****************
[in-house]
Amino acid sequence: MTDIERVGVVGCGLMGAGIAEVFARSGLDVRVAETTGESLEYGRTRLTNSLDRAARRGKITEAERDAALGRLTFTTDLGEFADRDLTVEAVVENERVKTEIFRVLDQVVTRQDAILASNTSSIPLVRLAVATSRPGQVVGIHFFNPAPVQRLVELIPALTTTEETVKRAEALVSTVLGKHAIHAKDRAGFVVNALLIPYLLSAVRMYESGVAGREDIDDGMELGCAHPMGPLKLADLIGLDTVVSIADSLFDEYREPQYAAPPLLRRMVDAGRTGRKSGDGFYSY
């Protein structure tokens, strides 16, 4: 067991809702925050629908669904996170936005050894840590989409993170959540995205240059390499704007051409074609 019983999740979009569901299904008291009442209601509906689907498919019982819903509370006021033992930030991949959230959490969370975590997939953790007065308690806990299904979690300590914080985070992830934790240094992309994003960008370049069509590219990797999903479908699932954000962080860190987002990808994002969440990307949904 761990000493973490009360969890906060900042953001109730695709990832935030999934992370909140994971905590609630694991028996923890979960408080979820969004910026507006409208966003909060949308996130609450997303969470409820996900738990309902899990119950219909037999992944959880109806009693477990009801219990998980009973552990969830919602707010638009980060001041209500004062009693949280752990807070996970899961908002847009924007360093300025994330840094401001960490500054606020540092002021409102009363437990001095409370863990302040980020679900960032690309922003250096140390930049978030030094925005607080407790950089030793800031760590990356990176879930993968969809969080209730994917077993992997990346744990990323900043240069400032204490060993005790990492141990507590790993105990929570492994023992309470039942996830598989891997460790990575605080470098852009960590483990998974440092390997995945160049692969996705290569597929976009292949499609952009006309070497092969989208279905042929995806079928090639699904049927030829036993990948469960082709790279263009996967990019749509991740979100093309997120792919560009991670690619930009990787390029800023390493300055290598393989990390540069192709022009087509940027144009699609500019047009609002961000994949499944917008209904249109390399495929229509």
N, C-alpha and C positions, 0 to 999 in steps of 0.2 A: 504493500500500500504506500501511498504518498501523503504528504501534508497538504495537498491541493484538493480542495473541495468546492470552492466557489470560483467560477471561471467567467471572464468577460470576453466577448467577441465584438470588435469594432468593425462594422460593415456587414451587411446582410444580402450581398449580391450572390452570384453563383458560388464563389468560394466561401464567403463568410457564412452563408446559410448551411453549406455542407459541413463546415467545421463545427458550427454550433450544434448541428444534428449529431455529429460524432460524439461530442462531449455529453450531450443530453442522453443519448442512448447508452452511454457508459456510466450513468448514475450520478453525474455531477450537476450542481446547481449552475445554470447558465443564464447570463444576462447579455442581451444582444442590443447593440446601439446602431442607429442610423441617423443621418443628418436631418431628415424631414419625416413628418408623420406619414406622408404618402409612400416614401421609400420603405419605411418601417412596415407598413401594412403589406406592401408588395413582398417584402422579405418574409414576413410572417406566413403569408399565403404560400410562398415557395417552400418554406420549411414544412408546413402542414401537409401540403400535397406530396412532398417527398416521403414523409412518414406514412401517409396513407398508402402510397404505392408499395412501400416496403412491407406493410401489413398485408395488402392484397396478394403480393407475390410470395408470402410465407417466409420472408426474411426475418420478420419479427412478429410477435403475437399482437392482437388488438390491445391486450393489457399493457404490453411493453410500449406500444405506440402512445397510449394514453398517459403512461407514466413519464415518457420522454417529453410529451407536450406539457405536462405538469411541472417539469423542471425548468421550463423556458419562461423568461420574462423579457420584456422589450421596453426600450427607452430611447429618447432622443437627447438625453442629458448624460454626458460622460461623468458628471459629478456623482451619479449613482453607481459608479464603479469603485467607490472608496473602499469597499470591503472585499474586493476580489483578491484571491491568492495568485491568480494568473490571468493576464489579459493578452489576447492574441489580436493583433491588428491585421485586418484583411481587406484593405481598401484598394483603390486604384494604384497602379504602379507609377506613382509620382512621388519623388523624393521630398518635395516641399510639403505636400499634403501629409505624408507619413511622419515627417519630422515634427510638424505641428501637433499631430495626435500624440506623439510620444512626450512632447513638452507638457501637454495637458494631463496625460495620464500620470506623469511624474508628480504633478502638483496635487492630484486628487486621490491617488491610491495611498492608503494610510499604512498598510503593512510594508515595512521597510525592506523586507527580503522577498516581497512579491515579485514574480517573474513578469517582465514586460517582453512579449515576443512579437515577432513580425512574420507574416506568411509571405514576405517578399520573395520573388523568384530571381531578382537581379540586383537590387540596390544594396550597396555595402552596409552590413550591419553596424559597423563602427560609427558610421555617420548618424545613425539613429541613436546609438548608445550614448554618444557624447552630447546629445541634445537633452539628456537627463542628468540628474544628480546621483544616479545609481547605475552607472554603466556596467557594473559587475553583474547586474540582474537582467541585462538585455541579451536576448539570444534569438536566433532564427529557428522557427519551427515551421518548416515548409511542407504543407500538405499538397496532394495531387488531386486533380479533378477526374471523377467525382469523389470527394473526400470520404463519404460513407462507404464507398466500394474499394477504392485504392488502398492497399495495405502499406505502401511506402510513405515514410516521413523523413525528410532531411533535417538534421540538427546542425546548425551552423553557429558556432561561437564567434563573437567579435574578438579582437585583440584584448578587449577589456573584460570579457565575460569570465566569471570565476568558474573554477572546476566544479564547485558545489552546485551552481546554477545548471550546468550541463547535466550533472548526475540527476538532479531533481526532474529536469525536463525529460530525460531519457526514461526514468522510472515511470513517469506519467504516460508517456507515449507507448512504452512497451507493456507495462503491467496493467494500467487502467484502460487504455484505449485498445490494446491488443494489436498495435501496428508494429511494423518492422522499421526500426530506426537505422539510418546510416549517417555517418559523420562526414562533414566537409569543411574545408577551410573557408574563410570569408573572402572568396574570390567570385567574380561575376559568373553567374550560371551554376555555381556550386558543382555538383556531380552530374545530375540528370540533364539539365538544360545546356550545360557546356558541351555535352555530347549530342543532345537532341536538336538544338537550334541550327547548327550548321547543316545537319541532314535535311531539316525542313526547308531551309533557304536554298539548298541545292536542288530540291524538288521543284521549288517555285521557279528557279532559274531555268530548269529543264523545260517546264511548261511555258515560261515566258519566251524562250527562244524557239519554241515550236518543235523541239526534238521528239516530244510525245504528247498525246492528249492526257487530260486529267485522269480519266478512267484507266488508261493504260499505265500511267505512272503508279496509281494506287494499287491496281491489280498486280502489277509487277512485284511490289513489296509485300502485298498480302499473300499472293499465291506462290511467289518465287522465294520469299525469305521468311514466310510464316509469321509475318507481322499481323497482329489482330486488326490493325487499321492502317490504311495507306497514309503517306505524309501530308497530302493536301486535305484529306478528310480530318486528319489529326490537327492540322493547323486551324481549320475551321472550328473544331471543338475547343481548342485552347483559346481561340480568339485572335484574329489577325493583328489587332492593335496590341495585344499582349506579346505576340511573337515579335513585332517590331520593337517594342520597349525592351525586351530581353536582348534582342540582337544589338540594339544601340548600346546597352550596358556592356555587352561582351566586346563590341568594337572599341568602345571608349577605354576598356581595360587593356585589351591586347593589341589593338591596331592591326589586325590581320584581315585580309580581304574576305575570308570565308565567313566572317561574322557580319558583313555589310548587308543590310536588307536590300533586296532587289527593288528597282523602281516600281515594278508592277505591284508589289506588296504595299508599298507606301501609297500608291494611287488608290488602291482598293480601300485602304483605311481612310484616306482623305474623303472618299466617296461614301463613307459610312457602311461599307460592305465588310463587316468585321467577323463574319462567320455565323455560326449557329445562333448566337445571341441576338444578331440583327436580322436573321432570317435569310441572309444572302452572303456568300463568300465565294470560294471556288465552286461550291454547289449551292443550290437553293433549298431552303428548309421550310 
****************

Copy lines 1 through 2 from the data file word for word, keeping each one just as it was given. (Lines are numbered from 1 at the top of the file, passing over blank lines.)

[in-house]
Amino acid sequence: MTDIERVGVVGCGLMGAGIAEVFARSGLDVRVAETTGESLEYGRTRLTNSLDRAARRGKITEAERDAALGRLTFTTDLGEFADRDLTVEAVVENERVKTEIFRVLDQVVTRQDAILASNTSSIPLVRLAVATSRPGQVVGIHFFNPAPVQRLVELIPALTTTEETVKRAEALVSTVLGKHAIHAKDRAGFVVNALLIPYLLSAVRMYESGVAGREDIDDGMELGCAHPMGPLKLADLIGLDTVVSIADSLFDEYREPQYAAPPLLRRMVDAGRTGRKSGDGFYSY